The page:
Carpenter bees need to nest in wood, which means they will target any type of wood around your property, including your siding, deck, or fence. They chew tunnels through the wood to make nests, which can cause damage if left undetected.
A large number of tunnels can weaken the structural integrity of the wood, especially if water enters and accelerates the rotting. Fecal matter from the bees can stain your wood and the presence of the bees can attract woodpeckers which can cause even more damage.
Luckily, there are ways to discourage carpenter bees from staying away from your home without killing them.
How to Get Rid Of Carpenter Bees
One way to protect your home from carpenter bees is to provide them with an alternative nest in your yard. Construct a nest out of cardboard or toilet paper tubes, and place it in a tree. Place flowers around the cardboard tubes to attract carpenter bees to your creation.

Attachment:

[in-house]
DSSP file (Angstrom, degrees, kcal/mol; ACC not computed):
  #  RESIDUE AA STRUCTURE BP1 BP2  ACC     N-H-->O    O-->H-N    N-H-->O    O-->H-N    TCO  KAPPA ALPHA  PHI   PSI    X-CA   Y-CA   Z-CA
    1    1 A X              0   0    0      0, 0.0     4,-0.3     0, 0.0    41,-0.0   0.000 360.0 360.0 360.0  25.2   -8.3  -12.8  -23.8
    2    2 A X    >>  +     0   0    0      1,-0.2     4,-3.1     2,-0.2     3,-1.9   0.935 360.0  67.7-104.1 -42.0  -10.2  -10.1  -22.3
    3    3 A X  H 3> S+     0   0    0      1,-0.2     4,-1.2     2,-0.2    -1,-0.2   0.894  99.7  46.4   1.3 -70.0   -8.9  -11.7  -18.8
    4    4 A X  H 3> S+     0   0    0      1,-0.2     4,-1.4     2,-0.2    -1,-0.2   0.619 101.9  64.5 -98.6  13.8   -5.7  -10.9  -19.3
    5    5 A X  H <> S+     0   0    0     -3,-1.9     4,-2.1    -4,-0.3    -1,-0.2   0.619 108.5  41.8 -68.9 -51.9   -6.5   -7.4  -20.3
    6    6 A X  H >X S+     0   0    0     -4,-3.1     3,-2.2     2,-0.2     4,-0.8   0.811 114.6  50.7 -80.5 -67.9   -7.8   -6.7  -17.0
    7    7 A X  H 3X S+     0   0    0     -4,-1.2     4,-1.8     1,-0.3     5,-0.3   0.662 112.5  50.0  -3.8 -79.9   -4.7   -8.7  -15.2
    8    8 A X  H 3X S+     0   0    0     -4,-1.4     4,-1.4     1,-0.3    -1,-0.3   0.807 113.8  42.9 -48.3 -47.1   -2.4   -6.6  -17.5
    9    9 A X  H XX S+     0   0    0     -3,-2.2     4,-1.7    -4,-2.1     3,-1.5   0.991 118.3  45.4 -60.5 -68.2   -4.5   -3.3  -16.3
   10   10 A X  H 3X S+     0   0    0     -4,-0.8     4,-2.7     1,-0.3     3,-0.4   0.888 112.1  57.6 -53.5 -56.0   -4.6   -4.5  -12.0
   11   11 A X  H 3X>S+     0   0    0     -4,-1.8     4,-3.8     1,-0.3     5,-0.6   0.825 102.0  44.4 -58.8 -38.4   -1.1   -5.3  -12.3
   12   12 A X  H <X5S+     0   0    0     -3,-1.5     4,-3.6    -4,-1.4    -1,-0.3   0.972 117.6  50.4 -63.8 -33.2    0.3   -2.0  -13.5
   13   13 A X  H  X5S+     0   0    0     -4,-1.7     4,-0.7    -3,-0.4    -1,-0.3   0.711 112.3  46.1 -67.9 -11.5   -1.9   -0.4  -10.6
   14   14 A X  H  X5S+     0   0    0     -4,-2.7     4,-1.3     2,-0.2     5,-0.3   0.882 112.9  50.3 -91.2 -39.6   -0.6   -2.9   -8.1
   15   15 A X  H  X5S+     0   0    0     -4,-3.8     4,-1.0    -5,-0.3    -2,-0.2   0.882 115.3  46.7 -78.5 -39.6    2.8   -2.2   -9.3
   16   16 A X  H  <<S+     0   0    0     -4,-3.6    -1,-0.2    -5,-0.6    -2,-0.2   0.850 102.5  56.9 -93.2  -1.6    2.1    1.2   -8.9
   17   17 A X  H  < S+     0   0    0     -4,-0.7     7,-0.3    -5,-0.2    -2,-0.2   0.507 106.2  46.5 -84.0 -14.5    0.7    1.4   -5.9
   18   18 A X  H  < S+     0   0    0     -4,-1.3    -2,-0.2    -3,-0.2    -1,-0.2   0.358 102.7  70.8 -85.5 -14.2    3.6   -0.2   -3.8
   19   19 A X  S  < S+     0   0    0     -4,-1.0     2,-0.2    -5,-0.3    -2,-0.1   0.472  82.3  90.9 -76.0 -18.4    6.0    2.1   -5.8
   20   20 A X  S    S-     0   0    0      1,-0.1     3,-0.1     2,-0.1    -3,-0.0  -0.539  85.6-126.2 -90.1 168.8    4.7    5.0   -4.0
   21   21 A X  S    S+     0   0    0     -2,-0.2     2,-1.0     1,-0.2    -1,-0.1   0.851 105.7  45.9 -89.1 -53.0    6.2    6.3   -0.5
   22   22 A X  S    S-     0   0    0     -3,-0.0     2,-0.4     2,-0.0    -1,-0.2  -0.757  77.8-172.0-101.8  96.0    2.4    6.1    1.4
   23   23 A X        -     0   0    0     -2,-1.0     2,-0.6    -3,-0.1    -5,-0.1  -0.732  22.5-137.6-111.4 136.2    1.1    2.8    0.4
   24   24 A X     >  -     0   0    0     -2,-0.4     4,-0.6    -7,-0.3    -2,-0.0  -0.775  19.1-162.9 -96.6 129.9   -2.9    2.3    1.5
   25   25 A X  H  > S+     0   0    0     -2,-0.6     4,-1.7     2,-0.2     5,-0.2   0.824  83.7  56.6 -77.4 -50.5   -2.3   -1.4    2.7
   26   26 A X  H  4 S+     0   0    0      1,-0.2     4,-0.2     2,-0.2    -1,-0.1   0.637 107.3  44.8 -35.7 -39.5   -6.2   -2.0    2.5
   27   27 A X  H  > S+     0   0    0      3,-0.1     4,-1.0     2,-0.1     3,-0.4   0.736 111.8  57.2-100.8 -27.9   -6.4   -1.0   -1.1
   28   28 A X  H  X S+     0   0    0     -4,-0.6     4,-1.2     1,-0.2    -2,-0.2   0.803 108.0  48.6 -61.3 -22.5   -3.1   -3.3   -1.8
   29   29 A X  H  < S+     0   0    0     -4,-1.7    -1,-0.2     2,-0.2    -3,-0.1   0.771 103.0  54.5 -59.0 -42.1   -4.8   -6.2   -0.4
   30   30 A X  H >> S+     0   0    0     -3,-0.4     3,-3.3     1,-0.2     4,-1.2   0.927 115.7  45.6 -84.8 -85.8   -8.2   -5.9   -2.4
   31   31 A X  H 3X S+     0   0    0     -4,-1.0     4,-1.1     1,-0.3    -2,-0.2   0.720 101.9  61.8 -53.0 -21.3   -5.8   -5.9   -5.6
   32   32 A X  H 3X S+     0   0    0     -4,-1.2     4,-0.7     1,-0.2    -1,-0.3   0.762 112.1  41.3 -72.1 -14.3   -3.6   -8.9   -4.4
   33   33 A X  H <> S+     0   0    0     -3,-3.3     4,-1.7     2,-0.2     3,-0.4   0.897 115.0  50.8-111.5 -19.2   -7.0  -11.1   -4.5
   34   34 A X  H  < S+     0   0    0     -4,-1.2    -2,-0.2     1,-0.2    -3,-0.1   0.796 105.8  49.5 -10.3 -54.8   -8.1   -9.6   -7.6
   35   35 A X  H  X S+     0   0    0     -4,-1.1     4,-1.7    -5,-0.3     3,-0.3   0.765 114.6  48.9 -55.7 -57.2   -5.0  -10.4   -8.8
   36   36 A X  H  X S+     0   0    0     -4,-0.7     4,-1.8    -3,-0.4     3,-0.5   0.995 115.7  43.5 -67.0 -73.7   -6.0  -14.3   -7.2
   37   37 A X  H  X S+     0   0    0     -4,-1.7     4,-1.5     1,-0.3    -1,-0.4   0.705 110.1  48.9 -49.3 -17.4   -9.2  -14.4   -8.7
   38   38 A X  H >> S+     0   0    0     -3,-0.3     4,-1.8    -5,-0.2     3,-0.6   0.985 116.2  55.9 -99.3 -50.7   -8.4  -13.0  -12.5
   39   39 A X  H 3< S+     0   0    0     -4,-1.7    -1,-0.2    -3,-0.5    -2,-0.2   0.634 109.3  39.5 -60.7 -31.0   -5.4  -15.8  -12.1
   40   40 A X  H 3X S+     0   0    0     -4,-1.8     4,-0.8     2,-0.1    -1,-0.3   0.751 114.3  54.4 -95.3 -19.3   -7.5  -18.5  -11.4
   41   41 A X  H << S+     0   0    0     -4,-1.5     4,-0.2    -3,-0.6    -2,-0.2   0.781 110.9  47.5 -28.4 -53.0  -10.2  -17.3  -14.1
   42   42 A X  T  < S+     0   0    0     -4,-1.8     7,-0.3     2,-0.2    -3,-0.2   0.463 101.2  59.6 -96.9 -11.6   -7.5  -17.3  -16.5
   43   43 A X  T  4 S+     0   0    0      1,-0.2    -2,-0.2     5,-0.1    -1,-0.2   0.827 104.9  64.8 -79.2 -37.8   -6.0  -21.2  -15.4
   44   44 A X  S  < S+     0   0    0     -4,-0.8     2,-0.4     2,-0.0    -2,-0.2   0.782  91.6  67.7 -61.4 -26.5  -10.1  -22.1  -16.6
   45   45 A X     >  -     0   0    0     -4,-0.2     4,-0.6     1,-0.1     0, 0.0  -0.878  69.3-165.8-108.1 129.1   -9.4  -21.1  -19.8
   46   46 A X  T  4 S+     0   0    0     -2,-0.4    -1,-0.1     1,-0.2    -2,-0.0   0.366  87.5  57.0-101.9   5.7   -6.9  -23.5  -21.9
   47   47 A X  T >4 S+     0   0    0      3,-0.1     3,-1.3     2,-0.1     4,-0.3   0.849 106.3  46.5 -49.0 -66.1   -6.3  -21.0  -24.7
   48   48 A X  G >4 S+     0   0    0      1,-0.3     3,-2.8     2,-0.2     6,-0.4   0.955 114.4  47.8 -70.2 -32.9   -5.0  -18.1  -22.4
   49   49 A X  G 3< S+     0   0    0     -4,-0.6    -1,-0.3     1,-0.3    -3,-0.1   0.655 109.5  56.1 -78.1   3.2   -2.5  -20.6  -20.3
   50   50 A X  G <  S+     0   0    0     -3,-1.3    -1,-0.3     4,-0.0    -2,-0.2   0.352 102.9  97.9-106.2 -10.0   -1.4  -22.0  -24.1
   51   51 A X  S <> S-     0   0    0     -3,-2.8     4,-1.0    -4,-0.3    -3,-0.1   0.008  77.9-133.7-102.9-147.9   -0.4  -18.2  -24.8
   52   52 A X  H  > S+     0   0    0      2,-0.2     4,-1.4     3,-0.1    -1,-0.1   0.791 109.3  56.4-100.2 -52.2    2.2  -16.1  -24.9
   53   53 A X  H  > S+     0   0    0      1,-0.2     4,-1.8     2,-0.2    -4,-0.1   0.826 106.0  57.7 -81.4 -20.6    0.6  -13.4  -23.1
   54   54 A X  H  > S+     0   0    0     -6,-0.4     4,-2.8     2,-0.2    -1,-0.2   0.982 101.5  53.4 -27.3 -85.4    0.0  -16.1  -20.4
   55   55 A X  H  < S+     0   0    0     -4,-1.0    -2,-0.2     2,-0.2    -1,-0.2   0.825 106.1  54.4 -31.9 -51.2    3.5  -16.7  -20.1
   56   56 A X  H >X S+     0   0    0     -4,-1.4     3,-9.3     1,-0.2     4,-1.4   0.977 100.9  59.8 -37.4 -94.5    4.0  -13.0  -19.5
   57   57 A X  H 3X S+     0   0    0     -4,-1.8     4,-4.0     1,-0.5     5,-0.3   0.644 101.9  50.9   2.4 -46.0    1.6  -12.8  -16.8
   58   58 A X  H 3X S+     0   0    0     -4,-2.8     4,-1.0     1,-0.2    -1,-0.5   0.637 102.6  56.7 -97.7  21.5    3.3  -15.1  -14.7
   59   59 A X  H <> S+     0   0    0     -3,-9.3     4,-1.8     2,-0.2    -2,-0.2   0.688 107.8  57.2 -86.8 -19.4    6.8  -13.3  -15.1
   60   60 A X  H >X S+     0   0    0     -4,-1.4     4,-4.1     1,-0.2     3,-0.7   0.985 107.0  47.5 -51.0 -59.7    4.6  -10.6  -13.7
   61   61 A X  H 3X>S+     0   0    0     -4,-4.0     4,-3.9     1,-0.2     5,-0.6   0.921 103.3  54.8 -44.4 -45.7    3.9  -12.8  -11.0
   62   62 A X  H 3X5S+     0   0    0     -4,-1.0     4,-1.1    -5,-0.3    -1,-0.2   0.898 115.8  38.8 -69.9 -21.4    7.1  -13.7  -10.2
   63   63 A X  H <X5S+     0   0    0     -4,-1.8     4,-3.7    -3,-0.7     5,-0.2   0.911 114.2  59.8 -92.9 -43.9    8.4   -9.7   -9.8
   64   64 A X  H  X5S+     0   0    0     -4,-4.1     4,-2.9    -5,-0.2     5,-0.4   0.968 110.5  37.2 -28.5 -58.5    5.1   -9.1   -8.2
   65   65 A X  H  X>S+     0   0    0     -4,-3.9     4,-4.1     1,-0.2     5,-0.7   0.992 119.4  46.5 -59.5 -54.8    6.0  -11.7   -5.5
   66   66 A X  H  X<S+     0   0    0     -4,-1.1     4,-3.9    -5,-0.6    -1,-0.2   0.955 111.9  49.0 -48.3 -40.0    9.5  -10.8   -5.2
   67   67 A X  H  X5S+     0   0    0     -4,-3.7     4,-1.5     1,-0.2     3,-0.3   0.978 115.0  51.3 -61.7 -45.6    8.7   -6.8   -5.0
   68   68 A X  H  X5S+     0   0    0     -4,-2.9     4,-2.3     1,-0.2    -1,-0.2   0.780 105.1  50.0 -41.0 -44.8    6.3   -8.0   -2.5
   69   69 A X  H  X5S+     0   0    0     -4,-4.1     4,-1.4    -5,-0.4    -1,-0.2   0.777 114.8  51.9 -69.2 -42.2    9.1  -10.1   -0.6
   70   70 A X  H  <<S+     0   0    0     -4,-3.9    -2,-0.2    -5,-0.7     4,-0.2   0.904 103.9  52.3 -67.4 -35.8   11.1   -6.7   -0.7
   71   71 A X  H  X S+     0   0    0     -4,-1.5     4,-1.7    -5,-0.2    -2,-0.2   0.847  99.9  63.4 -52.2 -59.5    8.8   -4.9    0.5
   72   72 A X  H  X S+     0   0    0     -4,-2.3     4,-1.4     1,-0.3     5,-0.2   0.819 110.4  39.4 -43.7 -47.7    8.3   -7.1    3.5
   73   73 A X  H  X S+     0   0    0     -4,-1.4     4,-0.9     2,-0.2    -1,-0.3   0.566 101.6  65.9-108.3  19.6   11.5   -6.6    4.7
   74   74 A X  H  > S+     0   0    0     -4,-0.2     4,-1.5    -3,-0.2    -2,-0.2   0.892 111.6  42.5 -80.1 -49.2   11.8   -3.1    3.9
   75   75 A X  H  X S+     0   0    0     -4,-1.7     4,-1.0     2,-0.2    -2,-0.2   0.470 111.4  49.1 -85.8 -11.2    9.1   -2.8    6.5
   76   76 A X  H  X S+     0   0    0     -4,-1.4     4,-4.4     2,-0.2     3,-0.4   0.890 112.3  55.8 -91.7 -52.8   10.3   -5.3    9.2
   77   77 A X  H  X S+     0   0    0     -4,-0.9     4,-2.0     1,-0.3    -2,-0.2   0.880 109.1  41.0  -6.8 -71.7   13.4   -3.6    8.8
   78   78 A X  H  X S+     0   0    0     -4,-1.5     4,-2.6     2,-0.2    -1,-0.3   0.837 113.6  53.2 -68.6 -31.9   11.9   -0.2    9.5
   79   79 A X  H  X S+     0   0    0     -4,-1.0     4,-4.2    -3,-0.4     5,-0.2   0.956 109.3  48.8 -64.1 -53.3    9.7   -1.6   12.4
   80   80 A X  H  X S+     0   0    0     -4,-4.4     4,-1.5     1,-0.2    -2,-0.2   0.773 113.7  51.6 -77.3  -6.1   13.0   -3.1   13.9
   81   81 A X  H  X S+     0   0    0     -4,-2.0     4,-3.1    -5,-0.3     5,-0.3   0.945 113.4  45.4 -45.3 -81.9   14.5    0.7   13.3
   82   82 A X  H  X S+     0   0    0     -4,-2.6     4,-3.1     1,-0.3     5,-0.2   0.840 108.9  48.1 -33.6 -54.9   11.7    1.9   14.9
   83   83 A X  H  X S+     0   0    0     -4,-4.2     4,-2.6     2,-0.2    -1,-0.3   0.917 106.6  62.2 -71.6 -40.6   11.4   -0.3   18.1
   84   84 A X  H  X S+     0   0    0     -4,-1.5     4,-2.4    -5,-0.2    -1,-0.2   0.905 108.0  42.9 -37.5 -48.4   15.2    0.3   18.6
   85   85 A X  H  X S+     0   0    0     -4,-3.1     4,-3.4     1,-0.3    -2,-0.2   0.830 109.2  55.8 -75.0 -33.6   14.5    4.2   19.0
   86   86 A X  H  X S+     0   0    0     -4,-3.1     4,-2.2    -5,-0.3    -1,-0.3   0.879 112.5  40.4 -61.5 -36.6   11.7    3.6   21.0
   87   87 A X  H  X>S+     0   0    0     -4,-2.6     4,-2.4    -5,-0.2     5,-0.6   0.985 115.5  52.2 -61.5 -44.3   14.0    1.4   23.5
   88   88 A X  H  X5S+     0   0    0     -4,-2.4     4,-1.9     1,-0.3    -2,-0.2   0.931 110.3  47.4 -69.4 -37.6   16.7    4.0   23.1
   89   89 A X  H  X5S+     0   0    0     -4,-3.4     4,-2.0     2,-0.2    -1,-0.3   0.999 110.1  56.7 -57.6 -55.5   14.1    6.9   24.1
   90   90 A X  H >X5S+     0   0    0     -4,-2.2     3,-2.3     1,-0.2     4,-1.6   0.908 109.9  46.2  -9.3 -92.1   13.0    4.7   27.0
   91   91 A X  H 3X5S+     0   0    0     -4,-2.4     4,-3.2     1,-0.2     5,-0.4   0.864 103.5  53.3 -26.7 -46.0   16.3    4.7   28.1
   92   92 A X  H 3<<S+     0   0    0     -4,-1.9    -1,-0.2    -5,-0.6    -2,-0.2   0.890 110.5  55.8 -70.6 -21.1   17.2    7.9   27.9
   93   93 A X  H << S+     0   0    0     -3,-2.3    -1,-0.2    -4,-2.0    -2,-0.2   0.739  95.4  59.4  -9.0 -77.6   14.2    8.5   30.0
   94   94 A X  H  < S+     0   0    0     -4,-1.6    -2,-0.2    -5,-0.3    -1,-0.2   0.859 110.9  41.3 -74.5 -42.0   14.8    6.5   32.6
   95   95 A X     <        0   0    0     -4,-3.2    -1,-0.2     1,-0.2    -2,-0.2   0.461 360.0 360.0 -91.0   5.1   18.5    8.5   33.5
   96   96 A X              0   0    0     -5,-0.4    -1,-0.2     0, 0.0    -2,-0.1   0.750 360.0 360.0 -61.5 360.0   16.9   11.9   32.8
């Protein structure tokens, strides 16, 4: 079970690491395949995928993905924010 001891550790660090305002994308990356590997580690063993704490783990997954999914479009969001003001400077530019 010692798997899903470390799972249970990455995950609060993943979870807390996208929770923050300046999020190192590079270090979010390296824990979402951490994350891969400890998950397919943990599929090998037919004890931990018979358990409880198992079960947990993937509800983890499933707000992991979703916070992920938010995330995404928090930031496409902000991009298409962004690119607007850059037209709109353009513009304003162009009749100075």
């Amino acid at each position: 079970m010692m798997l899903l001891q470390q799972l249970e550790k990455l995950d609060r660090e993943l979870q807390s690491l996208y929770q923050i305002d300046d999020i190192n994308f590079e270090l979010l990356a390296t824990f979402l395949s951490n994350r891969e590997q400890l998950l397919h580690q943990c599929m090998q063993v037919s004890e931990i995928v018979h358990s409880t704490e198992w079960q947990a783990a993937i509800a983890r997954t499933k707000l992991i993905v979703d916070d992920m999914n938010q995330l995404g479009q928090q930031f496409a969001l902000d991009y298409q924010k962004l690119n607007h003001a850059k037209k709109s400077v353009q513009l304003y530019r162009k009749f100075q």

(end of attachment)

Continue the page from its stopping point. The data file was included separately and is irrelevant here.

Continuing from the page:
If you prefer to get the bees off of your property altogether, try spraying essential oil such as peppermint or eucalyptus anywhere there is evidence of nesting. Carpenter bees do not like strong smells so this will encourage them to find a less pungent place to burrow.
Another theory is that carpenter bees do not like loud music. While this won’t get rid of them completely, it can keep them away while you spend time outside. Although you may not want to try this method if you have nearby neighbors.
The easiest way to deter carpenter bees is to treat or paint any wood structures near your home. Carpenter bees are much more attracted to old, rotting, or untreated wood. Any wood that is in poor condition needs to be removed from your property to avoid carpenter bees.